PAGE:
THROUGHOUT THE 1880's Judson and Brown sought to create an atmosphere which was not only conducive to navel orange growing but also to enjoyable living. From the very first, Redlands was blessed with striking views of the San Bernardino Mountains northward and the Badlands of the San Timoteo Canyon southerly. The broad expanse of the valley itself made for sweeping vistas. Many forces helped to create the success of the Redlands Colony. Along with the climate came the attraction of the navel orange. Not only was the navel a fruit, paraphrasing Charles F. Lummis, it was a romance. From the 1870's when the success of the navel orange in Riverside provided a worthwhile agricultural investment, Redlands' lot was cast as a navel orange town. An unusually social transformation and business episode was in the making. The people who became involved with the navel orange industry, for the most part, possessed means and sought a life-style in a warmer climate. Quite frankly, the early settlers were not in the standard image of people seeking a fortune at rainbow's end, but rather people of material well-being who redistributed their good fortune through the growing and marketing of citrus. By the end of the 1880's, to Redlands came people possessing three important qualities: time, money and goodwill. Fortunately for the young community, Judson and Brown had carefully attracted the kind of "colonist" who they believed would make their endeavor a social and financial success. One of the most successful and influential groups attracted to Redlands by Judson and Brown was the "Chicago Colony." A contemporary account described them as a group of "shrewd" and "able" people who came "disgusted with the abominable climate" of their former home and anxious to find a country where the sun shined "at least one day in ten."
FRANK BROWN REJOICED in the rewards of the careful and prudent methods which he and backers of the Redlands Colony employed in securing residents. "Then again the great point to all of these Eastern people who have visited Redlands," he wrote to Judson, "was the fact of a large supply of water in Bear Valley and Co. It is evident from historical records that Redlands' founders subscribed to two inseparable elements in building up the spirit and social character of Redlands. They were, according to Brown, "faith in the future of orange growing in Redlands," and secondly slow but steady work in planning "for people East, don't understand the rush of the West, and haste scares them."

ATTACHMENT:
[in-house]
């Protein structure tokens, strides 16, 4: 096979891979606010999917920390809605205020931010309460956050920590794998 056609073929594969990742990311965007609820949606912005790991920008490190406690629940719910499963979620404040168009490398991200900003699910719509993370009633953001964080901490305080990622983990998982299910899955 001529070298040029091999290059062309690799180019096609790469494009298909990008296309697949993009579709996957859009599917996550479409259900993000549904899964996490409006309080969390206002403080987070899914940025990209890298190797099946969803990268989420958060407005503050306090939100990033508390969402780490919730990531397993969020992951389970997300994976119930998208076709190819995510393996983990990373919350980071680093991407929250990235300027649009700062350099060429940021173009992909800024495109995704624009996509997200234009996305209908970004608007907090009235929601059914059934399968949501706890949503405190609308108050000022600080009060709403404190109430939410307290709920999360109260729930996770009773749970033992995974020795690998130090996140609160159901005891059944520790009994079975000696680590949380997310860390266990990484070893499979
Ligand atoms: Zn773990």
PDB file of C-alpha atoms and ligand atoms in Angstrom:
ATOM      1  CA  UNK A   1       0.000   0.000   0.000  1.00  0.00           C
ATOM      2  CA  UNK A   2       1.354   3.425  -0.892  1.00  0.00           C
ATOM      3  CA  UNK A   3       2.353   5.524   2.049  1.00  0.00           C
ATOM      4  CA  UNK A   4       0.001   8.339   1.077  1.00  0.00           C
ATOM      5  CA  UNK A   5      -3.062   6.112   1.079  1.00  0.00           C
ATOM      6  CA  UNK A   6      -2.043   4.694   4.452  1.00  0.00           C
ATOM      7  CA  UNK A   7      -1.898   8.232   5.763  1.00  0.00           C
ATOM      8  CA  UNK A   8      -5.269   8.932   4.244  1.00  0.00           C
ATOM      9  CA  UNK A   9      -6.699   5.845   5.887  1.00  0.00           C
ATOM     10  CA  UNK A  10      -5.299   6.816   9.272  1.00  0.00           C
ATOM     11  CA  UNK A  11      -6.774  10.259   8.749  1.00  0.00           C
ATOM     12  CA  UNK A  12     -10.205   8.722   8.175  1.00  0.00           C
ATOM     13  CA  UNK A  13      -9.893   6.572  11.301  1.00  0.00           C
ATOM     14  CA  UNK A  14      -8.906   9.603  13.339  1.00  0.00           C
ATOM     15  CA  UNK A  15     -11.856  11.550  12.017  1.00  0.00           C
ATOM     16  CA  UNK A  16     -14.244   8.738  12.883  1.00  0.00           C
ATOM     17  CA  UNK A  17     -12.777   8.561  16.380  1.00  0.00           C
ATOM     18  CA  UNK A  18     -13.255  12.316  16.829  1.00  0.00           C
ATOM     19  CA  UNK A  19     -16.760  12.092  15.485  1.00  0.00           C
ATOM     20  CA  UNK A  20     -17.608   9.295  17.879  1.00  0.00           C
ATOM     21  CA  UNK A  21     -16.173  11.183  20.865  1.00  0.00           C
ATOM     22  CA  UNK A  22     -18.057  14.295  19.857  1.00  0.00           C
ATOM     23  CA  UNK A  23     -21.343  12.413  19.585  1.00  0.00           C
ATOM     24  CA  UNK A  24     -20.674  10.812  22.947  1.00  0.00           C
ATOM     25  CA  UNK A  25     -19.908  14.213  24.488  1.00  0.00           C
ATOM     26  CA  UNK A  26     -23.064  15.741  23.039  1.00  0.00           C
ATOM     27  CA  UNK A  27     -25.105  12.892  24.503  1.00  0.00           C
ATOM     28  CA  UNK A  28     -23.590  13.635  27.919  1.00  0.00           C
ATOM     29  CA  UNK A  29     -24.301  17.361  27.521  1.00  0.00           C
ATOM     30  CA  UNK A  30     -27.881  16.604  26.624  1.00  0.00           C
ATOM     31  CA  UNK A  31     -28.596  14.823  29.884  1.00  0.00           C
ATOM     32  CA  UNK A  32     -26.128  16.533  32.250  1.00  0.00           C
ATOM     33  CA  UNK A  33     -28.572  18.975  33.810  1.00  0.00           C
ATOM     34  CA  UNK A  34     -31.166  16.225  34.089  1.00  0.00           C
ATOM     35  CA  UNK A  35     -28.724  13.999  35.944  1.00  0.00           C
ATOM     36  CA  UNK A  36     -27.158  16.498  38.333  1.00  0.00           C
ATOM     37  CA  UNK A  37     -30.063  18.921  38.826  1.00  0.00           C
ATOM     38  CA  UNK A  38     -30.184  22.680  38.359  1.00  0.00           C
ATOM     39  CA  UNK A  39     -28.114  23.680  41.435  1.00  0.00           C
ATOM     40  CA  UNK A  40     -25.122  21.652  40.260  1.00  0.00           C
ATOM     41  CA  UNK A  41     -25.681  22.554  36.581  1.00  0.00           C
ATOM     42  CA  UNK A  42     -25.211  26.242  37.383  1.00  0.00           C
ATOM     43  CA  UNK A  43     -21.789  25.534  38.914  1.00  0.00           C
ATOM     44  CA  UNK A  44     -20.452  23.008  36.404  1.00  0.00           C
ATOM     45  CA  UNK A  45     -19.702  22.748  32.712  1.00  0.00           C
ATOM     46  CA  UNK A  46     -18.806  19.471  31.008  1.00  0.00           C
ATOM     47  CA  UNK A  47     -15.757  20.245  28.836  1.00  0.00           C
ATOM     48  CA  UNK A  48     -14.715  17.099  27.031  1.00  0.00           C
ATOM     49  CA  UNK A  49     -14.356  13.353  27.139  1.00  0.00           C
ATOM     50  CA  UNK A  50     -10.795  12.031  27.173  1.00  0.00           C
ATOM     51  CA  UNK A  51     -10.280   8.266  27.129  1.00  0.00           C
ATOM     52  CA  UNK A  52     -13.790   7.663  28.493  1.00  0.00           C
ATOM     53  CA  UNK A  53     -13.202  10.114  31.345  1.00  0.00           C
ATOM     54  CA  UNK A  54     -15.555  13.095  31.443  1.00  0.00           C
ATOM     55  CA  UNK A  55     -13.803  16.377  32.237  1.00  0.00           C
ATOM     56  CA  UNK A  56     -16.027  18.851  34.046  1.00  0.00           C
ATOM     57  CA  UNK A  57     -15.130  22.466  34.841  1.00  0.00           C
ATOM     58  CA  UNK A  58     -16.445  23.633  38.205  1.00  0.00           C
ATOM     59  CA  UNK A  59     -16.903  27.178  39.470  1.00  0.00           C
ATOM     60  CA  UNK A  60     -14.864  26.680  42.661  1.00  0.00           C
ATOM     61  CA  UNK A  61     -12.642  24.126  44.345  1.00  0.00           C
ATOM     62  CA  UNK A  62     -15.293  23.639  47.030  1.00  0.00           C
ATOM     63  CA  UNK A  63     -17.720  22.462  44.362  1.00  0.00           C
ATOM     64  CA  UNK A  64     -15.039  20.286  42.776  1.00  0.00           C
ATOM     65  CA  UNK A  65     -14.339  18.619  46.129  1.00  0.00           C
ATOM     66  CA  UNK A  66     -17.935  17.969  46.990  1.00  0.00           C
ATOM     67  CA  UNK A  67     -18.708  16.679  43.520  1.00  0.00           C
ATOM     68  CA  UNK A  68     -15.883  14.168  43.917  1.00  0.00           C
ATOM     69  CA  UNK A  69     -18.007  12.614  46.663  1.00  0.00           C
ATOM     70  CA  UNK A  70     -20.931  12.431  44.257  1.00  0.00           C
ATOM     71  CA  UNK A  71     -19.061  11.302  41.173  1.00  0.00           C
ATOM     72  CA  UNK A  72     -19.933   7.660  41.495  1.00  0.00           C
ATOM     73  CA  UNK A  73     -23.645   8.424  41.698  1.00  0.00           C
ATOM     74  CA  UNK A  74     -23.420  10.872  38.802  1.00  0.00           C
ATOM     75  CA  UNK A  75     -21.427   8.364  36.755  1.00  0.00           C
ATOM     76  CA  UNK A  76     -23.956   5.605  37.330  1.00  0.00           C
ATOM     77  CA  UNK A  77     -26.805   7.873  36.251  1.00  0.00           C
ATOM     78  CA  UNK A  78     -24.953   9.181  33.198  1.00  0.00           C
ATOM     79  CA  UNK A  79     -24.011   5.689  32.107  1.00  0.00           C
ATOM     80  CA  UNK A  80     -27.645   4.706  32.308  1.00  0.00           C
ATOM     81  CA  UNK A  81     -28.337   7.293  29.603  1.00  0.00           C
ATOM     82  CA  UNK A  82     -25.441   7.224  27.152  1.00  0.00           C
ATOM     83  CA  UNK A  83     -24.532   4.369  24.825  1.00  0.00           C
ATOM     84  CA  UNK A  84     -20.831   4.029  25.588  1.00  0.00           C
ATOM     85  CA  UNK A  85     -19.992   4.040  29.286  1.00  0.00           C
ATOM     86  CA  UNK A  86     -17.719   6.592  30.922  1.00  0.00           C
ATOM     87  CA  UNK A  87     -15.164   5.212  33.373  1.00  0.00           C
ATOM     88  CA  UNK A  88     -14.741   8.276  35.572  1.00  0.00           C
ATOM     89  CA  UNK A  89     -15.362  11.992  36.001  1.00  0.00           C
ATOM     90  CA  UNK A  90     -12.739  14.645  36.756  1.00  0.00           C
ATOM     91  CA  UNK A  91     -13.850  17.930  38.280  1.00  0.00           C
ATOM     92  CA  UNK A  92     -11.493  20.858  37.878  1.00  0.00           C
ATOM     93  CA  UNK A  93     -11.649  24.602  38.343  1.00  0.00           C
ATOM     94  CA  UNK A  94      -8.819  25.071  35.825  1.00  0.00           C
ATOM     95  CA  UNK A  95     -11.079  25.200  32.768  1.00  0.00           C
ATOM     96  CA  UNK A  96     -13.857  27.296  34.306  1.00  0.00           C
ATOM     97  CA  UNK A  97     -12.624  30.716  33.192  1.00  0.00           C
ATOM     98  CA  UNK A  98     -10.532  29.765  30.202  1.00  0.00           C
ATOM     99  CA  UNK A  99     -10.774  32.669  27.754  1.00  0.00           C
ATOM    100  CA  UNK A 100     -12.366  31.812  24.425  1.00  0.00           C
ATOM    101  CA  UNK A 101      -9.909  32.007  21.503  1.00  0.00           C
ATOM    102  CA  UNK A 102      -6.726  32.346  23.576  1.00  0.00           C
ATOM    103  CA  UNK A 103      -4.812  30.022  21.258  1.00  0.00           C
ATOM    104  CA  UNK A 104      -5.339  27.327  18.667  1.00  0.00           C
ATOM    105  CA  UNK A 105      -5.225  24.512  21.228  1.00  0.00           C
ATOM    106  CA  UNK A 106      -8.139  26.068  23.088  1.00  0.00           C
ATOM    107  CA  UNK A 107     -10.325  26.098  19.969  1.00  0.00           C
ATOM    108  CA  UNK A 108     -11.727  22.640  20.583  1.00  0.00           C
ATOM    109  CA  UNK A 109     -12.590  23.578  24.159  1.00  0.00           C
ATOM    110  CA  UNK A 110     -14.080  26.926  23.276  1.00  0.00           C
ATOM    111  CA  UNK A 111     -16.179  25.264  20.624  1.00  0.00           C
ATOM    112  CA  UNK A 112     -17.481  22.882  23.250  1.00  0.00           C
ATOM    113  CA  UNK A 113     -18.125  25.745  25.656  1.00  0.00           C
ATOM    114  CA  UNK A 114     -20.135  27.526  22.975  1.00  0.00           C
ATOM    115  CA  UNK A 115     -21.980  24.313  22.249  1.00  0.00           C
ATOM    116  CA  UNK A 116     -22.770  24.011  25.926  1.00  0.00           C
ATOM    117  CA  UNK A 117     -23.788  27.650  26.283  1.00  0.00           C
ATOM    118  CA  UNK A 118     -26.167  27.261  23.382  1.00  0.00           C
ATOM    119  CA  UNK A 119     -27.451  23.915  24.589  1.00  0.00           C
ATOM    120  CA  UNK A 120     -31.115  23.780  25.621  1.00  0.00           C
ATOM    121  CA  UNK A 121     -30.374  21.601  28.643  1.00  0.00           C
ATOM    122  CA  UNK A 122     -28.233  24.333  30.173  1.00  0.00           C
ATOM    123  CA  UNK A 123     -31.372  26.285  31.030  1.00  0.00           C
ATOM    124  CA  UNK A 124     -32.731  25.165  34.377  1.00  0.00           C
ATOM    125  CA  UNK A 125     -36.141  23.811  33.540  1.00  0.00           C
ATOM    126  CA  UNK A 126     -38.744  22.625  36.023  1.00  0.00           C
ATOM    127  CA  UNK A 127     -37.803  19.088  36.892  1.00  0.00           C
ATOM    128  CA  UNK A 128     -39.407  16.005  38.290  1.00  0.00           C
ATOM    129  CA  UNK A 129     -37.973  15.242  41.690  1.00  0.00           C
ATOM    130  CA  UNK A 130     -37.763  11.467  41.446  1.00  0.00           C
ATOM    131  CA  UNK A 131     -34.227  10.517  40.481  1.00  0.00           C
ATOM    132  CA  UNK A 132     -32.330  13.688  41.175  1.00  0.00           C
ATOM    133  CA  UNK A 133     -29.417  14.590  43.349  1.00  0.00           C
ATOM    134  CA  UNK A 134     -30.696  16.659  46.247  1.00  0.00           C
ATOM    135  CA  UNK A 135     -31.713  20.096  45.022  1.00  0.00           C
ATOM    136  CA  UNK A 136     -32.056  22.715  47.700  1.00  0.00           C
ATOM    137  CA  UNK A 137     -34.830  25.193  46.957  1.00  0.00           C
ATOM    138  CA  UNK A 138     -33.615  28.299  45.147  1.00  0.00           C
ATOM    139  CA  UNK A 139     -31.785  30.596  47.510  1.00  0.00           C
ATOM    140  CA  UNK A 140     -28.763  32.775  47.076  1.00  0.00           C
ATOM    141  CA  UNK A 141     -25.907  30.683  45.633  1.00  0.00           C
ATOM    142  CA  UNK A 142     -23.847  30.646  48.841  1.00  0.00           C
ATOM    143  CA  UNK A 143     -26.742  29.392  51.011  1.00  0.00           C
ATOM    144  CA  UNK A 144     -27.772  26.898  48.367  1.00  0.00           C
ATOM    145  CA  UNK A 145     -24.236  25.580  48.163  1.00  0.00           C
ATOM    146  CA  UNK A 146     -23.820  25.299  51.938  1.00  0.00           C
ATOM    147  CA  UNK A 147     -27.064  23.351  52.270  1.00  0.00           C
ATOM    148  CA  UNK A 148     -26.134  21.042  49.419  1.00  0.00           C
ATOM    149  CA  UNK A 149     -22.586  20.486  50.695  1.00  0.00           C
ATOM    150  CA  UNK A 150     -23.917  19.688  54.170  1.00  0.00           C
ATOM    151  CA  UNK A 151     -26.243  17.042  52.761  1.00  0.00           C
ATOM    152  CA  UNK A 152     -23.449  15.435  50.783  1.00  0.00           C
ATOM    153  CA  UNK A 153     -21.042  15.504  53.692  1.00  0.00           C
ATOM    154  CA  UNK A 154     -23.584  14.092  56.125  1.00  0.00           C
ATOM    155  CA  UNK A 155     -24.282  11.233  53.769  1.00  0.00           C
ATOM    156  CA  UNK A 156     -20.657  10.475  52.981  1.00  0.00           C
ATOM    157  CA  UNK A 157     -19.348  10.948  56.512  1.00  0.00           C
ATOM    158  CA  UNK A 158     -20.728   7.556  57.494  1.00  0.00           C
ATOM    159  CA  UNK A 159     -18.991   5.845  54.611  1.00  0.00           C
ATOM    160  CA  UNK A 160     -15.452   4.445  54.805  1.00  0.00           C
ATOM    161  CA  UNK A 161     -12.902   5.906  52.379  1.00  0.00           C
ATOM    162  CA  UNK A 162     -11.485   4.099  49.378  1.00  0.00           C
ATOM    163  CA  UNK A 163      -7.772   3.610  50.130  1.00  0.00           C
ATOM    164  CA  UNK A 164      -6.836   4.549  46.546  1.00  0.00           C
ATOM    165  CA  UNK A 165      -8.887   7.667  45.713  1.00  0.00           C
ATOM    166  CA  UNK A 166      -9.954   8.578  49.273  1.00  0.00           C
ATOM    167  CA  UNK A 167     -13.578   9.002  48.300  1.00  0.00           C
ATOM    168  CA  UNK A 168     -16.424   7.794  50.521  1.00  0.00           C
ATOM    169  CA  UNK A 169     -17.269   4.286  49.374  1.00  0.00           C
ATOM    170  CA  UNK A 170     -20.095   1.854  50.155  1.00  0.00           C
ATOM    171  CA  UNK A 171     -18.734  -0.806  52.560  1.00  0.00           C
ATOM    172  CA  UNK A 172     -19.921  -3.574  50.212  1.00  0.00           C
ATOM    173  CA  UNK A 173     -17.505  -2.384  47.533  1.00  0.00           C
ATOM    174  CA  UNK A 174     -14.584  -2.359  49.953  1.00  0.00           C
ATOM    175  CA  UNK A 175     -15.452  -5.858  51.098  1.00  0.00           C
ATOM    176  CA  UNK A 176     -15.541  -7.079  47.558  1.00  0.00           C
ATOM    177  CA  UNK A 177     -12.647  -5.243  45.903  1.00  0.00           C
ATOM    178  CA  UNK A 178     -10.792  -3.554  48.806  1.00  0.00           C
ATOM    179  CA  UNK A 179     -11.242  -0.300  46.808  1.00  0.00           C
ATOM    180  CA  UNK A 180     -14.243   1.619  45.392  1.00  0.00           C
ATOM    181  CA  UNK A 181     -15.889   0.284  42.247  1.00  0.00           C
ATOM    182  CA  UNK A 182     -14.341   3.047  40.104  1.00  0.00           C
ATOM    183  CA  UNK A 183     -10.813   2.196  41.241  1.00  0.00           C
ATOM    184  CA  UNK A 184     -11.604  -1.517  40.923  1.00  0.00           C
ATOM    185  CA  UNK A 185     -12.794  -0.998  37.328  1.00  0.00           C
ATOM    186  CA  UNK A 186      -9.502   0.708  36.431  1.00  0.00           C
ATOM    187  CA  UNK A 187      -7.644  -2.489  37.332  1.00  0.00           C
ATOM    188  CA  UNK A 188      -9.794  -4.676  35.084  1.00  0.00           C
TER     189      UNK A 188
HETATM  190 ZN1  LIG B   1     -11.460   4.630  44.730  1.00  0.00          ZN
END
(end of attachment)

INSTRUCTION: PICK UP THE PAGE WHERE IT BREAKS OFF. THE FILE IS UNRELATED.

FRANK BROWN WROTE to banker F. P. Morrison around 1890 and remarked upon the importance of what it meant to Redlands when the Smiley brothers came to winter. "For your decision," he credited Morrison, "started the work that has brought us the Smileys, these Eastern people, and Redlands became known locally as the coming spot."
IN RECENT TIMES, FRANK MOORE, former editor of the Redlands Daily Facts, also wrote of the importance of the Smiley family's arrival: "Judson and Brown founded the town, and the Smiley brothers gave it its soul." Coming from New York with reputation as educators, resort owners, and national figures in causes befriending the Indian and boosting international arbitration, identical twin brothers, Alfred and Albert K. Smiley, provided a kinetic force for the young town. Described by a contemporary as "thistle-pluckers and rose-planters," these men founded and donated the library, provided a downtown park, and were behind the movement to begin the Family Service Association, as well as aiding numerous causes -- the Redlands Horticultural and Improvement Society, the laying out of Sunset Drive, and the sponsoring of home-grounds improvement contests. Their private masterpiece and their winter residence was a 200 acre botanical park, presently the site of exclusive homes, which from 1890 through 1930 drew thousands of tourists a year. Cañon Crest Park, popularly called "Smiley Heights," put Redlands on the map.